Needless to say, the Software was exhaustively tested, simulated and reviewed. However, the electronics and the impact of putting in new boards into an existing instrument had to be looked at more closely.
A few people have asked how much heat the new display and PCB generate. The fact is, very little. To make sure the power supply is not stressed and is going to have a long life, a thermal camera was used to take a look at component temperature rises.
The maximum temperature rise was under 20 degrees C for the power regulator when the PCB is placed under cover on a flat insulating surface for one hour. This translates to a maximum ambient temperature for the board of >90 degrees C and the Super JX would never reach that temperature internally.
In this type of test, stressed components usually appear as shining spots. It was the case for the first prototype and components recommended by the simulation tool were changed. The picture below shows the first prototype where a diode had a rise of 28 degrees, acceptable, but may as well be changed to achieve the best design. Without access to a thermal camera, this kind of issue would never have been spotted.
Looking at the GU280 display revealed higher spot temperature rises but still acceptable for its application.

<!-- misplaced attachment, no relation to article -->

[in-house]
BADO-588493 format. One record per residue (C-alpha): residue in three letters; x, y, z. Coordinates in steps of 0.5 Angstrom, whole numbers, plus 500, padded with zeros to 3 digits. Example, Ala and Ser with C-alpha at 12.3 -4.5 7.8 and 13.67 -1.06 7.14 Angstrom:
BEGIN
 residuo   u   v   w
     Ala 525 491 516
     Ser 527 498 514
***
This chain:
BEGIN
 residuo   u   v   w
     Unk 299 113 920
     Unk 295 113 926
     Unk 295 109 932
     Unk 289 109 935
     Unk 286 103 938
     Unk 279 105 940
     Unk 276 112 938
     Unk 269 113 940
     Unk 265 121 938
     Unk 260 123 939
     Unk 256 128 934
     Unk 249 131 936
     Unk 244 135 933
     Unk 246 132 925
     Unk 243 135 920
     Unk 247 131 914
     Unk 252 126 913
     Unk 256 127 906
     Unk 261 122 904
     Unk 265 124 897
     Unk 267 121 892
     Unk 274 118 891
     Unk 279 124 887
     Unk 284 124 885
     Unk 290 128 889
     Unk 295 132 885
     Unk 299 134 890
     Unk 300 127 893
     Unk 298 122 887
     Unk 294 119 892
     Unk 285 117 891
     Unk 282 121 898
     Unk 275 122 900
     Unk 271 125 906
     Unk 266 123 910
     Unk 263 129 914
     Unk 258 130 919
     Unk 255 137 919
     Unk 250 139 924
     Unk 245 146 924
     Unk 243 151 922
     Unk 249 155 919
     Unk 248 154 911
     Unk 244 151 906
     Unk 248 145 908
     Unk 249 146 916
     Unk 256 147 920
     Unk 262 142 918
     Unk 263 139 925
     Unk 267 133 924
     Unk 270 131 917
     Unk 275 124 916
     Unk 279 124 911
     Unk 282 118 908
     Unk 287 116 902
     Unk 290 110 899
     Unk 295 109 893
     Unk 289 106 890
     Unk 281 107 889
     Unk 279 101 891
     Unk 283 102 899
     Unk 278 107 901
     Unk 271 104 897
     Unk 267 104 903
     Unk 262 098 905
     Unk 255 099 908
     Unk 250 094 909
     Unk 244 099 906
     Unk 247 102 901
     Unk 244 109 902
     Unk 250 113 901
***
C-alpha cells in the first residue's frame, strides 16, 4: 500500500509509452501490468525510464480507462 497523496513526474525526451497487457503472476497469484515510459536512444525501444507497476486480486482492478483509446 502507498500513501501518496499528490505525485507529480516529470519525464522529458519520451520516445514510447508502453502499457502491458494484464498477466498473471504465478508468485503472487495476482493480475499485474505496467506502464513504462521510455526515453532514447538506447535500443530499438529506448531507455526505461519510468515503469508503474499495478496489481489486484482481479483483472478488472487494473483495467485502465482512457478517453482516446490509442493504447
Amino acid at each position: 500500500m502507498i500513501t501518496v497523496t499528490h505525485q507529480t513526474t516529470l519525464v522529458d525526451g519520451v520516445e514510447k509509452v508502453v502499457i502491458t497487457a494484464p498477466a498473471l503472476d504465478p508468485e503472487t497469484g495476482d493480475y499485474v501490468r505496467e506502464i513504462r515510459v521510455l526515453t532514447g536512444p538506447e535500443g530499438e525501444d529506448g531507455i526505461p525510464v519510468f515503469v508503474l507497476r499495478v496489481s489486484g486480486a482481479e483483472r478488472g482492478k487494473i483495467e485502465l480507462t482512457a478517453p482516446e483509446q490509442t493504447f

A temperature rise of 27 degrees in an area in the middle of the GU280 PCB is observed. This leads to an important conclusion; Adhesive pads must be avoided in these areas shown to prevent heat build up reducing its lifetime. The installation guides point out this fact even though in practice it may not matter at room temperatures.
As a personal guideline, a max rise of 20 degrees C is used for power devices and 10 degrees for everything else in high reliability applications.
To make sure that the effects of conducted emissions from the new VFD and power supply were not impacting the audio path of the Super JX, audio tests were set up by connecting to a oscilloscope. No difference was perceived on a low cost scope and spectrum analyser wasn’t available so a modified JX10 running both old and new displays was tested connected to a 100 watt per channel HiFi. A switch was used to select GU280, Roland or nothing. The volume was turned up to maximum and the chatter from the different arrangements could be just about heard.
Some power supply components were adjusted and re-characterised to get the best result for the GU280, after which the results were:
- Roland display – 50Hz Hum
- GU280 powered same as Roland Display – 70 Hz hum
- GU280 direct to JX PSU – quiet
- GU280 & power brick – quiet
- All displays off – quiet
It meant that the installation guides were written to recommend different power options depending on install complexity and how much it mattered to the installer. An improvement is made by a different power cabling or supply arrangement.
Copyright © 2016 Super Synth Projects, Guy Wilkinson